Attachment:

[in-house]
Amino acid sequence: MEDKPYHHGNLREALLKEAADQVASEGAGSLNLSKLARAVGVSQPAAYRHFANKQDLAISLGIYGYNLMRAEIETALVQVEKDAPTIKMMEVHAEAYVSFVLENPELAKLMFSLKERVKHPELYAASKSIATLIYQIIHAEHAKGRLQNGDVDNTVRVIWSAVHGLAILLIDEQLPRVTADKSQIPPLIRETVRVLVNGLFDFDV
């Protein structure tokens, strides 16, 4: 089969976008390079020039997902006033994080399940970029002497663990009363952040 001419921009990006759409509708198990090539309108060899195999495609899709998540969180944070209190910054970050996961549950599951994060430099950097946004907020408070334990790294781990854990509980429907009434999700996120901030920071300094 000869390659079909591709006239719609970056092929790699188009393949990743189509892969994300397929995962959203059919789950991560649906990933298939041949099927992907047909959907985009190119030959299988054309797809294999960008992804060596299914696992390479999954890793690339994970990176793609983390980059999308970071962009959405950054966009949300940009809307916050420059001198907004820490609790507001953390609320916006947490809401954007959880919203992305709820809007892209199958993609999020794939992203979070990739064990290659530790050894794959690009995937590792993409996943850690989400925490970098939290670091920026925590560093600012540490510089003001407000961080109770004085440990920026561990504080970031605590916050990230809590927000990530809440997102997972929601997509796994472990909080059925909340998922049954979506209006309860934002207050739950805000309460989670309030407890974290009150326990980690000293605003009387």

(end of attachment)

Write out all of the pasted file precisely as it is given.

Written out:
[in-house]
Amino acid sequence: MEDKPYHHGNLREALLKEAADQVASEGAGSLNLSKLARAVGVSQPAAYRHFANKQDLAISLGIYGYNLMRAEIETALVQVEKDAPTIKMMEVHAEAYVSFVLENPELAKLMFSLKERVKHPELYAASKSIATLIYQIIHAEHAKGRLQNGDVDNTVRVIWSAVHGLAILLIDEQLPRVTADKSQIPPLIRETVRVLVNGLFDFDV
């Protein structure tokens, strides 16, 4: 089969976008390079020039997902006033994080399940970029002497663990009363952040 001419921009990006759409509708198990090539309108060899195999495609899709998540969180944070209190910054970050996961549950599951994060430099950097946004907020408070334990790294781990854990509980429907009434999700996120901030920071300094 000869390659079909591709006239719609970056092929790699188009393949990743189509892969994300397929995962959203059919789950991560649906990933298939041949099927992907047909959907985009190119030959299988054309797809294999960008992804060596299914696992390479999954890793690339994970990176793609983390980059999308970071962009959405950054966009949300940009809307916050420059001198907004820490609790507001953390609320916006947490809401954007959880919203992305709820809007892209199958993609999020794939992203979070990739064990290659530790050894794959690009995937590792993409996943850690989400925490970098939290670091920026925590560093600012540490510089003001407000961080109770004085440990920026561990504080970031605590916050990230809590927000990530809440997102997972929601997509796994472990909080059925909340998922049954979506209006309860934002207050739950805000309460989670309030407890974290009150326990980690000293605003009387």